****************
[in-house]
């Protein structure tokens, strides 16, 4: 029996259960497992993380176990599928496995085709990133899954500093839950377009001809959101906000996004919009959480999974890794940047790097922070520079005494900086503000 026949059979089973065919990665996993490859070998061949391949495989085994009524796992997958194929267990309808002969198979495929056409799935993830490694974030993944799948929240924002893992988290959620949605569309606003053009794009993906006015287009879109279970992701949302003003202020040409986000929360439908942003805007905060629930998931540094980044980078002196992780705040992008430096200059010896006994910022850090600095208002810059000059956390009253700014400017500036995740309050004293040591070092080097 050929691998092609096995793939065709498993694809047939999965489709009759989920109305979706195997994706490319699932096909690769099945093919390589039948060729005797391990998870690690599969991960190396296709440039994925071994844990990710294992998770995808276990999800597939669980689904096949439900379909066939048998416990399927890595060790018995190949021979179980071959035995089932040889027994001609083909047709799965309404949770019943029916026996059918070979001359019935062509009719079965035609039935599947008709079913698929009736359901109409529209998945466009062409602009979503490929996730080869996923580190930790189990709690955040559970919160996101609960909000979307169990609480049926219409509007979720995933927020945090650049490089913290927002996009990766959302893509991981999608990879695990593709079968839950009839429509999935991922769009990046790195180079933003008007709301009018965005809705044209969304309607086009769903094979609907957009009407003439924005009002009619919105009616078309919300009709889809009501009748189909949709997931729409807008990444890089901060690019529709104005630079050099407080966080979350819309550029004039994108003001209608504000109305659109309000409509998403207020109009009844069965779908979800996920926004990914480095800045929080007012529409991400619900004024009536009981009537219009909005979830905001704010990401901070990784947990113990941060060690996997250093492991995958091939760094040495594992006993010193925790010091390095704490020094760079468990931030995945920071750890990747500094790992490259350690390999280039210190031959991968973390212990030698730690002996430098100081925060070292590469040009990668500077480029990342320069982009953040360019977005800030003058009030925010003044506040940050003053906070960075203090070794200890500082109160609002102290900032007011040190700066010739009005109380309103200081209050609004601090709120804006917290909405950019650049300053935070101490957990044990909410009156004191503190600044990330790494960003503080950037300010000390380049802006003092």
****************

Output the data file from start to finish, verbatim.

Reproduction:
[in-house]
């Protein structure tokens, strides 16, 4: 029996259960497992993380176990599928496995085709990133899954500093839950377009001809959101906000996004919009959480999974890794940047790097922070520079005494900086503000 026949059979089973065919990665996993490859070998061949391949495989085994009524796992997958194929267990309808002969198979495929056409799935993830490694974030993944799948929240924002893992988290959620949605569309606003053009794009993906006015287009879109279970992701949302003003202020040409986000929360439908942003805007905060629930998931540094980044980078002196992780705040992008430096200059010896006994910022850090600095208002810059000059956390009253700014400017500036995740309050004293040591070092080097 050929691998092609096995793939065709498993694809047939999965489709009759989920109305979706195997994706490319699932096909690769099945093919390589039948060729005797391990998870690690599969991960190396296709440039994925071994844990990710294992998770995808276990999800597939669980689904096949439900379909066939048998416990399927890595060790018995190949021979179980071959035995089932040889027994001609083909047709799965309404949770019943029916026996059918070979001359019935062509009719079965035609039935599947008709079913698929009736359901109409529209998945466009062409602009979503490929996730080869996923580190930790189990709690955040559970919160996101609960909000979307169990609480049926219409509007979720995933927020945090650049490089913290927002996009990766959302893509991981999608990879695990593709079968839950009839429509999935991922769009990046790195180079933003008007709301009018965005809705044209969304309607086009769903094979609907957009009407003439924005009002009619919105009616078309919300009709889809009501009748189909949709997931729409807008990444890089901060690019529709104005630079050099407080966080979350819309550029004039994108003001209608504000109305659109309000409509998403207020109009009844069965779908979800996920926004990914480095800045929080007012529409991400619900004024009536009981009537219009909005979830905001704010990401901070990784947990113990941060060690996997250093492991995958091939760094040495594992006993010193925790010091390095704490020094760079468990931030995945920071750890990747500094790992490259350690390999280039210190031959991968973390212990030698730690002996430098100081925060070292590469040009990668500077480029990342320069982009953040360019977005800030003058009030925010003044506040940050003053906070960075203090070794200890500082109160609002102290900032007011040190700066010739009005109380309103200081209050609004601090709120804006917290909405950019650049300053935070101490957990044990909410009156004191503190600044990330790494960003503080950037300010000390380049802006003092």